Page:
In Defense of the Speedo

Let life grab you by the balls.

First, let’s define our terms: though a “Speedo” is technically any swimsuit made by the Australian Speedo brand, colloquially, a “speedo” is a men’s aquatic brief. A Speedo is a swimming costume with a minimum of fabric baring a legal maximum of skin. As with its cotton underwear cousin—the much-maligned “tighty whitey”—the Speedo is often an object of ridicule, except perhaps when worn by an Olympic champion (Ryan Lochte is certainly mockable, but not for his suit), a child, or the French. As conceived of in contemporary American culture, the Speedo is unacceptable—too small, too tight, too European, and too gay.

But we reject such an assessment. In truth, the Speedo is a prideful, taut, and glorious garment. Here’s why.

Bodily Honesty

Wearing a Speedo forces a clear-eyed reckoning with your body, whatever its shape. Baggy board shorts (in our eyes, a more legitimate object of ridicule) are clumsy and sartorially lazy, obscuring cellulite and uneven thigh hair. A Speedo, magnificently, allows the summer air to caress your weird, bulgier bits.

What a Speedo gifts its wearer—an honest bodily regard—is valuable not in that it serves as a precursor to a weight-loss regiment, but because wearing such a revealing suit is freeing: a Speedo lets it all hang out, and affirms whatever’s hanging. As testimony from toupee-wearing men or, recently, Caitlyn Jenner underscores, obfuscation of a part of oneself is a stressful, losing game. Embracing and baring those parts of ourselves that society deems unruly—be it a transgender identity or a lumpen butt—is an important step towards personal freedom. While the dream might be to flaunt rippling abs in a Speedo, the achievable reality—and more accessible pleasure—is flaunting whatever-shaped self you have. The presentation, not the body, brings the joy.

Plus, a Speedo demands at least a modicum of bravado. In long, bedraggled trunks, you can shuffle down the beach—in a Speedo, you’ve got to proudly present your wares. It’s good for the posture.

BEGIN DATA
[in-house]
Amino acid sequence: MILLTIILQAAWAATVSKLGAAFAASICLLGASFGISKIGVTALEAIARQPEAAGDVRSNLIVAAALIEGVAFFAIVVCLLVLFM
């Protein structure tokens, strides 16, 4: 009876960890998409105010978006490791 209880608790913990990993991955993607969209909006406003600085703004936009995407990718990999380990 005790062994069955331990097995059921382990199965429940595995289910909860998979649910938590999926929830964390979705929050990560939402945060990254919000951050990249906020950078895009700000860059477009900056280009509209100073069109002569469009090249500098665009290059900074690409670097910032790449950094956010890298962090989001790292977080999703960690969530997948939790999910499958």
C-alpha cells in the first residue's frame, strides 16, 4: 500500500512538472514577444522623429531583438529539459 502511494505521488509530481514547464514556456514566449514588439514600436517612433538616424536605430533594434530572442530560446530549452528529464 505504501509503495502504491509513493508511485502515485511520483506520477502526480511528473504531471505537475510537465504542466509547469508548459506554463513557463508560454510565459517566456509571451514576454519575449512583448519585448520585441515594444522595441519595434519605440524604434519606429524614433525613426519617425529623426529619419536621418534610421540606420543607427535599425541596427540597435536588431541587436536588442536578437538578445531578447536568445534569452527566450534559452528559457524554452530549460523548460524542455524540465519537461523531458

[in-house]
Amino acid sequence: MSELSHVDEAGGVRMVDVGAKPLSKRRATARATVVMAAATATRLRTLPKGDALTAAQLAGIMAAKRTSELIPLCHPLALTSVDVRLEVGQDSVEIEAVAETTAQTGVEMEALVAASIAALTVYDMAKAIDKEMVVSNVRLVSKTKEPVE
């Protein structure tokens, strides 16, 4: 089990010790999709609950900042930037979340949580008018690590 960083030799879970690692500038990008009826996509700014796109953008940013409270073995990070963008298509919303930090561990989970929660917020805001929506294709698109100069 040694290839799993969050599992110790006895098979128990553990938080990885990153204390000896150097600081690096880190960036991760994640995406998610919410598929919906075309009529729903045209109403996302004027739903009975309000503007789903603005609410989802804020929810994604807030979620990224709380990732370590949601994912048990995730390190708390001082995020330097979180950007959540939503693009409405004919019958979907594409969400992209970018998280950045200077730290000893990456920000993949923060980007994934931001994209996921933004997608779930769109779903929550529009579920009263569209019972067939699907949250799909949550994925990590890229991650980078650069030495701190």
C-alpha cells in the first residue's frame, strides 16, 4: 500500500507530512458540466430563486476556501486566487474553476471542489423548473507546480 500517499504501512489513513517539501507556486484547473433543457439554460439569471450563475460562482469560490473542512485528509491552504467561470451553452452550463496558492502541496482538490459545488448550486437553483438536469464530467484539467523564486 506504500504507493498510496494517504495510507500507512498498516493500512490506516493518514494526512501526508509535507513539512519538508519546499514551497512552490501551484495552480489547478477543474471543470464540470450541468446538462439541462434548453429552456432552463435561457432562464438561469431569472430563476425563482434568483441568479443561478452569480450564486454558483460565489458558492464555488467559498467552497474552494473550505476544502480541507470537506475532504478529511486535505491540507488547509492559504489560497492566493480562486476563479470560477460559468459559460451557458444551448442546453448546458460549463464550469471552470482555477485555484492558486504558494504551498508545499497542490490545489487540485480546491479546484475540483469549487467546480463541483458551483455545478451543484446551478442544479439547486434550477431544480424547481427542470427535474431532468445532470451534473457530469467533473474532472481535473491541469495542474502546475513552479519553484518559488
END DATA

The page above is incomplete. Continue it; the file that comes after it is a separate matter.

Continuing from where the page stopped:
As generations of flustered American tourists have discovered, most municipal French pools do not allow swim trunks in the water. Luxuriant, Bermuda-style shorts collect dirt and debris, and make for a dirtier swimming environment. In addition, the French rightly assume that men wear trunks as street-wear, which brings in further detritus. (Anyone who has seen a forlorn, chlorine-soaked pack of Trident a the bottom of the deep end will understand.) The French law was legislated in 1903 and is going nowhere fast, but fortunately for tourists who arrive unprepared, most French pools feature Speedo vending machines.

Plus, the tight hold of a speedo takes much of the flop and slop out of walking—a visual clean-up any pool or beach-goer can appreciate.


You will never see a professional swimmer in a trunk. Long shorts are, literally, hydrodynamically, a drag. After the 1956 Olympics, in which the Speedo-sponsored, Speedo-wearing Australian team won 8 gold medals, the Speedo became standard-issue for serious sporting events. At the 1968 Olympics, 27 of the 29 gold medalists wore Speedos, as did 22 of the 23 swimmers who set world records. Similar statistics held true at the Munich Olympics of 1972 (21 of 22 records set in Speedos) and have at every proceeding Games.  While the company has recently released more comprehensive suits, like its Fastskin and LZR racer series, the message is clear for more amateur, but competent, swimmers: if you want to swim quickly and unencumbered, wear a Speedo.

Go forth, men, and allow yourselves to be held tightly in the comfortable nylon grip of a flashy aquatic brief! Life is too short to wear long. 

Photos by Photo by Earl Leaf/Michael Ochs Archives/Getty Images